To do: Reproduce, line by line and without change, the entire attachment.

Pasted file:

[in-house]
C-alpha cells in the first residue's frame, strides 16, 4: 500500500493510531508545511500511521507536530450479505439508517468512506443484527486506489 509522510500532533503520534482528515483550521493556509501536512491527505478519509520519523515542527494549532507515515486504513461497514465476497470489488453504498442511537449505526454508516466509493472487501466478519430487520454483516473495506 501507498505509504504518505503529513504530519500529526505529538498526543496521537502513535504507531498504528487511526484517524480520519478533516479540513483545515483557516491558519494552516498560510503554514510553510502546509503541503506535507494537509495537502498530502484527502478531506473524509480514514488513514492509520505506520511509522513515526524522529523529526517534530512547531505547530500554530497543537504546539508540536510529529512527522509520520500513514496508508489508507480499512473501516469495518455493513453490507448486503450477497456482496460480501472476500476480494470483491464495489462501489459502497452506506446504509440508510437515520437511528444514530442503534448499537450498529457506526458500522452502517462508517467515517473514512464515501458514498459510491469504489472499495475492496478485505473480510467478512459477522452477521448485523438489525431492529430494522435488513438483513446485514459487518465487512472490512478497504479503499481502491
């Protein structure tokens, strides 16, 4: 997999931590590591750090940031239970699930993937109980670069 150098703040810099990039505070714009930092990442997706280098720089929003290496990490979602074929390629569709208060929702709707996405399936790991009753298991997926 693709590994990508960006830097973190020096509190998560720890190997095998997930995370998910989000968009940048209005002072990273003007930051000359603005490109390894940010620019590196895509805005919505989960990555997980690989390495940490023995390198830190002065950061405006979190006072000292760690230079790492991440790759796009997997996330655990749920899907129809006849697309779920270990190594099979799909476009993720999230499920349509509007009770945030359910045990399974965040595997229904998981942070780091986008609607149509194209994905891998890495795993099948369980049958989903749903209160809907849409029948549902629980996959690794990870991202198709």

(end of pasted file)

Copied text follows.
[in-house]
C-alpha cells in the first residue's frame, strides 16, 4: 500500500493510531508545511500511521507536530450479505439508517468512506443484527486506489 509522510500532533503520534482528515483550521493556509501536512491527505478519509520519523515542527494549532507515515486504513461497514465476497470489488453504498442511537449505526454508516466509493472487501466478519430487520454483516473495506 501507498505509504504518505503529513504530519500529526505529538498526543496521537502513535504507531498504528487511526484517524480520519478533516479540513483545515483557516491558519494552516498560510503554514510553510502546509503541503506535507494537509495537502498530502484527502478531506473524509480514514488513514492509520505506520511509522513515526524522529523529526517534530512547531505547530500554530497543537504546539508540536510529529512527522509520520500513514496508508489508507480499512473501516469495518455493513453490507448486503450477497456482496460480501472476500476480494470483491464495489462501489459502497452506506446504509440508510437515520437511528444514530442503534448499537450498529457506526458500522452502517462508517467515517473514512464515501458514498459510491469504489472499495475492496478485505473480510467478512459477522452477521448485523438489525431492529430494522435488513438483513446485514459487518465487512472490512478497504479503499481502491
């Protein structure tokens, strides 16, 4: 997999931590590591750090940031239970699930993937109980670069 150098703040810099990039505070714009930092990442997706280098720089929003290496990490979602074929390629569709208060929702709707996405399936790991009753298991997926 693709590994990508960006830097973190020096509190998560720890190997095998997930995370998910989000968009940048209005002072990273003007930051000359603005490109390894940010620019590196895509805005919505989960990555997980690989390495940490023995390198830190002065950061405006979190006072000292760690230079790492991440790759796009997997996330655990749920899907129809006849697309779920270990190594099979799909476009993720999230499920349509509007009770945030359910045990399974965040595997229904998981942070780091986008609607149509194209994905891998890495795993099948369980049958989903749903209160809907849409029948549902629980996959690794990870991202198709």